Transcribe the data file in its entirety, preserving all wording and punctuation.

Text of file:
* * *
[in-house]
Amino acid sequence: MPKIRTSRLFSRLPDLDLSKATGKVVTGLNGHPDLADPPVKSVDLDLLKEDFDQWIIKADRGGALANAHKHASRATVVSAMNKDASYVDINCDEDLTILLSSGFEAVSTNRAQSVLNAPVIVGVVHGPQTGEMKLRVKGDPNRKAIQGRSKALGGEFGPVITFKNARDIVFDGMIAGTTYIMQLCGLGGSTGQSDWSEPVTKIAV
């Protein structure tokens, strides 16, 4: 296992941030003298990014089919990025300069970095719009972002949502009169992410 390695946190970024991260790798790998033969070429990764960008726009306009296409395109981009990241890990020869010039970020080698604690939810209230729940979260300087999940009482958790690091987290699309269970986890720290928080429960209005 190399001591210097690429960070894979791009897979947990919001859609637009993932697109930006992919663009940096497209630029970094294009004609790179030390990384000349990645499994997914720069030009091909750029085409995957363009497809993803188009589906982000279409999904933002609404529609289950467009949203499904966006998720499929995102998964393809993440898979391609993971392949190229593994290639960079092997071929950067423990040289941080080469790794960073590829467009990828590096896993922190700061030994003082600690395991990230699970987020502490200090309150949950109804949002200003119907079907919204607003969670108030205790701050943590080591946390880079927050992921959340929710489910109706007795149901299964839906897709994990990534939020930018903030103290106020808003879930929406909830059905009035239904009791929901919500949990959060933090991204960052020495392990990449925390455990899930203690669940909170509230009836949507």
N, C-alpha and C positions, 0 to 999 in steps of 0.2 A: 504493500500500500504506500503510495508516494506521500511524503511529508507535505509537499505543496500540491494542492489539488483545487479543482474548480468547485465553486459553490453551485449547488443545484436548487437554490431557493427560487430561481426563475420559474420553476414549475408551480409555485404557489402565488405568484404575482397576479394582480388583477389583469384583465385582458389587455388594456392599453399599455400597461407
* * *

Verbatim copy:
[in-house]
Amino acid sequence: MPKIRTSRLFSRLPDLDLSKATGKVVTGLNGHPDLADPPVKSVDLDLLKEDFDQWIIKADRGGALANAHKHASRATVVSAMNKDASYVDINCDEDLTILLSSGFEAVSTNRAQSVLNAPVIVGVVHGPQTGEMKLRVKGDPNRKAIQGRSKALGGEFGPVITFKNARDIVFDGMIAGTTYIMQLCGLGGSTGQSDWSEPVTKIAV
């Protein structure tokens, strides 16, 4: 296992941030003298990014089919990025300069970095719009972002949502009169992410 390695946190970024991260790798790998033969070429990764960008726009306009296409395109981009990241890990020869010039970020080698604690939810209230729940979260300087999940009482958790690091987290699309269970986890720290928080429960209005 190399001591210097690429960070894979791009897979947990919001859609637009993932697109930006992919663009940096497209630029970094294009004609790179030390990384000349990645499994997914720069030009091909750029085409995957363009497809993803188009589906982000279409999904933002609404529609289950467009949203499904966006998720499929995102998964393809993440898979391609993971392949190229593994290639960079092997071929950067423990040289941080080469790794960073590829467009990828590096896993922190700061030994003082600690395991990230699970987020502490200090309150949950109804949002200003119907079907919204607003969670108030205790701050943590080591946390880079927050992921959340929710489910109706007795149901299964839906897709994990990534939020930018903030103290106020808003879930929406909830059905009035239904009791929901919500949990959060933090991204960052020495392990990449925390455990899930203690669940909170509230009836949507």
N, C-alpha and C positions, 0 to 999 in steps of 0.2 A: 504493500500500500504506500503510495508516494506521500511524503511529508507535505509537499505543496500540491494542492489539488483545487479543482474548480468547485465553486459553490453551485449547488443545484436548487437554490431557493427560487430561481426563475420559474420553476414549475408551480409555485404557489402565488405568484404575482397576479394582480388583477389583469384583465385582458389587455388594456392599453399599455400597461407